“I’m amazed that crews started on the tunnels at three or four different places, and when they were done, all the tunnel sections matched up perfectly,” Moriarty said. According to a press account of the completion of the tunnel in December 1931, the centerlines of the final two segments came within an inch of joining at the point called for in blueprints.

The $9 million, 102-megawatt hydropower project, built to power a new Union Carbide electrometallurgical plant at Alloy, was considered an engineering marvel when construction got underway in 1930. At that time, it was the largest construction project in West Virginia history, and its 3-mile long tunnel was the longest ever built for a U.S. hydro project.

No time was wasted during its construction phase. Groundbreaking took place just 18 days after the Rinehart and Dennis Co. of Charlottesville, Virginia, was named the successful bidder. Nearly 5,000 men were hired as laborers, with about half of them spending at least part of their workdays in the tunnel, where they worked 10-hour shifts, six days a week.

The tunnel was completed in 18 months, well ahead of schedule. Once it was connected to a completed powerhouse and power was transmitted to the Alloy plant, it took only nine years for Carbide to recoup its $9 million investment, according to Dr. Martin Charniack’s 1989 book, “The Hawks Nest Incident.”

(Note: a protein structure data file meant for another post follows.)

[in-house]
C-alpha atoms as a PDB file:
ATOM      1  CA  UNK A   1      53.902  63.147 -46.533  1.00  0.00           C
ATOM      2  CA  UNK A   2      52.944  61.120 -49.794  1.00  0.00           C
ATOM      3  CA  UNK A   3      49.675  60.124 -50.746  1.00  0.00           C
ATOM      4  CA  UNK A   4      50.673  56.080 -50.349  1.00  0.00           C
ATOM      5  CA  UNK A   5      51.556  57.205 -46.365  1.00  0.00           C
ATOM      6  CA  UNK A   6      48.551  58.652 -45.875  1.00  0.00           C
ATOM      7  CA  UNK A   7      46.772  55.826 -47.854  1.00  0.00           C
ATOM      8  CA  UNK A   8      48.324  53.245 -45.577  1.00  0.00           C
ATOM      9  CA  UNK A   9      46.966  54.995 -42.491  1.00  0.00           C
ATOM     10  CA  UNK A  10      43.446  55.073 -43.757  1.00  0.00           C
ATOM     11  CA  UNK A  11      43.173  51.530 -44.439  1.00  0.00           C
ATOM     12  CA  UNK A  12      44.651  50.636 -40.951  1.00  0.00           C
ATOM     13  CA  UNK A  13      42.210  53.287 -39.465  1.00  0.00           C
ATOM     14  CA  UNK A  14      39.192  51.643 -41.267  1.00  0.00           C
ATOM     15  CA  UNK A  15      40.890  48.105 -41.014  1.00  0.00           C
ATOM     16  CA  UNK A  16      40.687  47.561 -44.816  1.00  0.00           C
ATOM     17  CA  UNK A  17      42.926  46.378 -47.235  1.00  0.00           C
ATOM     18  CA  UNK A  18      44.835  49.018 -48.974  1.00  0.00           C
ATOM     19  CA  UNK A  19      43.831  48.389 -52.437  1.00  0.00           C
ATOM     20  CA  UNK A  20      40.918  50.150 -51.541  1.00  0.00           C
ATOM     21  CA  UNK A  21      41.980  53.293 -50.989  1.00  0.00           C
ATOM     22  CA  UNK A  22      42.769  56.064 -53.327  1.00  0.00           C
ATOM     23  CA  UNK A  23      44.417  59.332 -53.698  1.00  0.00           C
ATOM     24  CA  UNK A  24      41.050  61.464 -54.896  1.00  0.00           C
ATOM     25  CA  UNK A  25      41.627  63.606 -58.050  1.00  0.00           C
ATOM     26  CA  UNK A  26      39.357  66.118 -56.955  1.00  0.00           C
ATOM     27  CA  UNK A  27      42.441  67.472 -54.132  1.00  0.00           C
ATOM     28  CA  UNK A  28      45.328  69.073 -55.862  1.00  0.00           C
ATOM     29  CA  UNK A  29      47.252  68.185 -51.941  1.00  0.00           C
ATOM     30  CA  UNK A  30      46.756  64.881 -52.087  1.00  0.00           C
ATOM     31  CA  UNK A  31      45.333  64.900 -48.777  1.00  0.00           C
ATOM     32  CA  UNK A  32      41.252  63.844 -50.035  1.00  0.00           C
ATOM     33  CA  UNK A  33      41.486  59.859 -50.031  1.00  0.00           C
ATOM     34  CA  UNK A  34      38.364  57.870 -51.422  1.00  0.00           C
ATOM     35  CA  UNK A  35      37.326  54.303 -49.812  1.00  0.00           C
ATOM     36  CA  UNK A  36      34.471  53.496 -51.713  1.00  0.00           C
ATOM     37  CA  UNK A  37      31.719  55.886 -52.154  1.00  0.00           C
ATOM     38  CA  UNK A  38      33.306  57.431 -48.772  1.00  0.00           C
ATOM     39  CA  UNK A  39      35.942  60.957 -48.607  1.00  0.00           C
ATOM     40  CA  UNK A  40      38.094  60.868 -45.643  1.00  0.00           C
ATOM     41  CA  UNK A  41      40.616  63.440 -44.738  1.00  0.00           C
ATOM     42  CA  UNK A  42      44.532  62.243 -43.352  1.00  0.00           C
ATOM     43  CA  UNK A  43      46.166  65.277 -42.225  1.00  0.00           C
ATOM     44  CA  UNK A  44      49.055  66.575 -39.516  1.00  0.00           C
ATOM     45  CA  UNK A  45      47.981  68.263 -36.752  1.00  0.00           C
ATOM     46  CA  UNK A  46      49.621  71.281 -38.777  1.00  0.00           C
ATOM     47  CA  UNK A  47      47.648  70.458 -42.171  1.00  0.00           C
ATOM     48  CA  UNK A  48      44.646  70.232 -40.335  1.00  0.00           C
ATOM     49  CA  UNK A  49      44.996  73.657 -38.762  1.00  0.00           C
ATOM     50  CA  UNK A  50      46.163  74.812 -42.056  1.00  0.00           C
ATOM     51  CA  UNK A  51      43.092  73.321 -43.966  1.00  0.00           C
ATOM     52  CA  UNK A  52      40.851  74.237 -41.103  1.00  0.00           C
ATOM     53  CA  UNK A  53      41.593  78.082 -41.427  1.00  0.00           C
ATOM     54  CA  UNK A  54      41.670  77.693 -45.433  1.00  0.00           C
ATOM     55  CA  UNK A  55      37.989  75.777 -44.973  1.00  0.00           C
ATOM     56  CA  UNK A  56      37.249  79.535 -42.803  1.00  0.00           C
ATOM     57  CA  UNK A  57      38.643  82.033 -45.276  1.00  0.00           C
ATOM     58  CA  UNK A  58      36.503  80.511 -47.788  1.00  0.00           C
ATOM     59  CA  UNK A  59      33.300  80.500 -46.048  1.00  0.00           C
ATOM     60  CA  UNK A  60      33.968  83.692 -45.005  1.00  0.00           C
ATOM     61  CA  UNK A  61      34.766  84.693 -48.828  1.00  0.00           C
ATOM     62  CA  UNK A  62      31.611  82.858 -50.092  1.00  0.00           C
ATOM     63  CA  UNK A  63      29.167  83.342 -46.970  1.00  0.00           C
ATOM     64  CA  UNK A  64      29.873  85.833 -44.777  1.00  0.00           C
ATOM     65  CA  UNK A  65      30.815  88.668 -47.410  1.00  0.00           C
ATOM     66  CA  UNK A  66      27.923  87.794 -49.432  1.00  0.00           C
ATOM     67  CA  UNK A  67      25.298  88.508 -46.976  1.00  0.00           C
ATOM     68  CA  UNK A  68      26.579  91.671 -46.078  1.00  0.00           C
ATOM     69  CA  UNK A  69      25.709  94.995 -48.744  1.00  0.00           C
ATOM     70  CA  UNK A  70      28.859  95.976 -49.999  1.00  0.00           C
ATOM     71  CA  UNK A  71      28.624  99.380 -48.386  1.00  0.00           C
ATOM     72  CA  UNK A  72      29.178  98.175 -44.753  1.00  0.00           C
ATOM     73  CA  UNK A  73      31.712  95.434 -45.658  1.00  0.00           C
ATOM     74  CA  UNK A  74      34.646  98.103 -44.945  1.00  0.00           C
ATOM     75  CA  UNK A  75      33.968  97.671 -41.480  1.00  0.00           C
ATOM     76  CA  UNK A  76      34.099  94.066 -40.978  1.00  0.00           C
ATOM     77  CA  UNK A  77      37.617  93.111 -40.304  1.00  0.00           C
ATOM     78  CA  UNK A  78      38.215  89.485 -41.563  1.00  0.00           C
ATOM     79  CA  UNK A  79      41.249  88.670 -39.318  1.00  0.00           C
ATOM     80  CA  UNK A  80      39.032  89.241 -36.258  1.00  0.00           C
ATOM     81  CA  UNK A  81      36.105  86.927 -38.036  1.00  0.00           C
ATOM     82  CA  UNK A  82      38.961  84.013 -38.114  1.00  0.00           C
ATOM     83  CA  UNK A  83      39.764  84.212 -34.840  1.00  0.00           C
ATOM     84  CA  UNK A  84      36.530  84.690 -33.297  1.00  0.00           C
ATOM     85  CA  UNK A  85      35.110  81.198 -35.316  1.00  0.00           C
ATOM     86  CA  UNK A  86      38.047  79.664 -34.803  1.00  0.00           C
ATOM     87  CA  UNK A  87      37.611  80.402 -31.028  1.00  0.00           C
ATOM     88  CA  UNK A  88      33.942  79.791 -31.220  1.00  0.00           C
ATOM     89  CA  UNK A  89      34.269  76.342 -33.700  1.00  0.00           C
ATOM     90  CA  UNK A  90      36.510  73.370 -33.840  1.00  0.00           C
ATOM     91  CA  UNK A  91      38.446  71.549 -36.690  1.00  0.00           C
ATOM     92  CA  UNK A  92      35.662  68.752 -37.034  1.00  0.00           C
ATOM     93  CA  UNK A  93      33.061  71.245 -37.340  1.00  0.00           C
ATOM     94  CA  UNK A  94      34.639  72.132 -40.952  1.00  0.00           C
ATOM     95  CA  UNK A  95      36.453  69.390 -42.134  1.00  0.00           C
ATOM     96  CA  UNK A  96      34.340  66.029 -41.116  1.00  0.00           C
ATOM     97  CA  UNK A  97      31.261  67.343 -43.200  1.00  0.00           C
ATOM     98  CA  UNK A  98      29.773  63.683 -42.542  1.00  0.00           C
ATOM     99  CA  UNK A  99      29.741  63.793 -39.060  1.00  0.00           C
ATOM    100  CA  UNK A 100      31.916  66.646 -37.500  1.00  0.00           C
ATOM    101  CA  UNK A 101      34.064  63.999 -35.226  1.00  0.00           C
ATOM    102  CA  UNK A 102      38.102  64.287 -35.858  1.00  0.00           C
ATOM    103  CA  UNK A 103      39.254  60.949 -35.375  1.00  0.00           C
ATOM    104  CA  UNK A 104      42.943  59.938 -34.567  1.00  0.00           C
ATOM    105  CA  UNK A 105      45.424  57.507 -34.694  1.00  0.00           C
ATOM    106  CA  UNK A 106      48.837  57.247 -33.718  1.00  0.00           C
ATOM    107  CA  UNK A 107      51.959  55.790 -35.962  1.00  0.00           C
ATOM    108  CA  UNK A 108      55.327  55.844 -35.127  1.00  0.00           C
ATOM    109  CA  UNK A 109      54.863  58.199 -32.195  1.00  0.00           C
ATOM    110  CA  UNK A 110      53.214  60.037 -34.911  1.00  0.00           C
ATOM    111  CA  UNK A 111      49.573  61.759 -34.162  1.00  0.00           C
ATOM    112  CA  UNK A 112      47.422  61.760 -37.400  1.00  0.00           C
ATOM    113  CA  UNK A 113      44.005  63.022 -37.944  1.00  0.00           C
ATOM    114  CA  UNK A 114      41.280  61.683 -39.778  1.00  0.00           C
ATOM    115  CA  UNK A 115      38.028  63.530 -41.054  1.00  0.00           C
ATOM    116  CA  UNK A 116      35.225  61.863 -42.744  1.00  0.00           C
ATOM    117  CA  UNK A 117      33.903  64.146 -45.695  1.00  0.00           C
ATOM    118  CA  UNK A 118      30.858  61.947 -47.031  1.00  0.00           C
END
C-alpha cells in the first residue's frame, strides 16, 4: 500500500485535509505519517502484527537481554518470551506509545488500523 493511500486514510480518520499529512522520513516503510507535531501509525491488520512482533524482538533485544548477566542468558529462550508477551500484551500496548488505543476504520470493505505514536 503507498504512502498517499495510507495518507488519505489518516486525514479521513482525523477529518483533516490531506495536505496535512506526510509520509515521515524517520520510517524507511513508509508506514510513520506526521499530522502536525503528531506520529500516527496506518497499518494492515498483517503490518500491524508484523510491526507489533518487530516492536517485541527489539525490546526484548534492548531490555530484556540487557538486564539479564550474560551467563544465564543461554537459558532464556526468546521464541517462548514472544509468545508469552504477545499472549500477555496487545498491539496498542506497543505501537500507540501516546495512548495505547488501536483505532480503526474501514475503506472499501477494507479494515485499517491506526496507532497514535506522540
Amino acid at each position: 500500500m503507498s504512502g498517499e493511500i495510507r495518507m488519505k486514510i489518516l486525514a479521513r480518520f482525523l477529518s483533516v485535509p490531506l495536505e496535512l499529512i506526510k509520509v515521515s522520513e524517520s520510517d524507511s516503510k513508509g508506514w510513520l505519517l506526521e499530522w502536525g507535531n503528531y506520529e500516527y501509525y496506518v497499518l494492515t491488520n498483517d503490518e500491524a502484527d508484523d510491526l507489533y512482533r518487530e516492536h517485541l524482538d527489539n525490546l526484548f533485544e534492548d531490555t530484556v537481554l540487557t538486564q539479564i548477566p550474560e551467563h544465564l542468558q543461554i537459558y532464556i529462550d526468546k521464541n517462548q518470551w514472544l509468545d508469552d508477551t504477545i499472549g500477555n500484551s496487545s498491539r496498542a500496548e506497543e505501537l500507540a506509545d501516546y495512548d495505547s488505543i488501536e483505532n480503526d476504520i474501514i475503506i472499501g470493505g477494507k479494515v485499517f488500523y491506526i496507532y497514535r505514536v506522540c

It was a different story for those who toiled in the tunnel, where exposure to silica dust from drilling into the sandstone of Gauley Mountain began to produce disability and death within months. According to a study by the National Institute of Occupational Safety and Health, those who employed the tunnelers did not provide adequate ventilation, issue respirators or use wet drilling practices to reduce dust.

By the time the project was complete and the dust had settled, hundreds — possibly a thousand or more — of the tunnel workers, most of them Black, had died, or were dying, from silicosis. Death estimates range from 476, reported in 1936, to 764, the result of a 1986 study by Charniak, an epidemiologist, to 1,000, the result of a 2002 NIOSH study.

By 1937, 46 states had passed laws offering protections to workers dealing with silica dust and silicosis.

Meanwhile, the Hawks Nest hydro project’s renown as an engineering success endures. It has functioned reliably, with few maintenance issues, for nearly nine decades. Although it has but one customer, now WVA Manufacturing LLC, it remains the largest hydropower operation in West Virginia.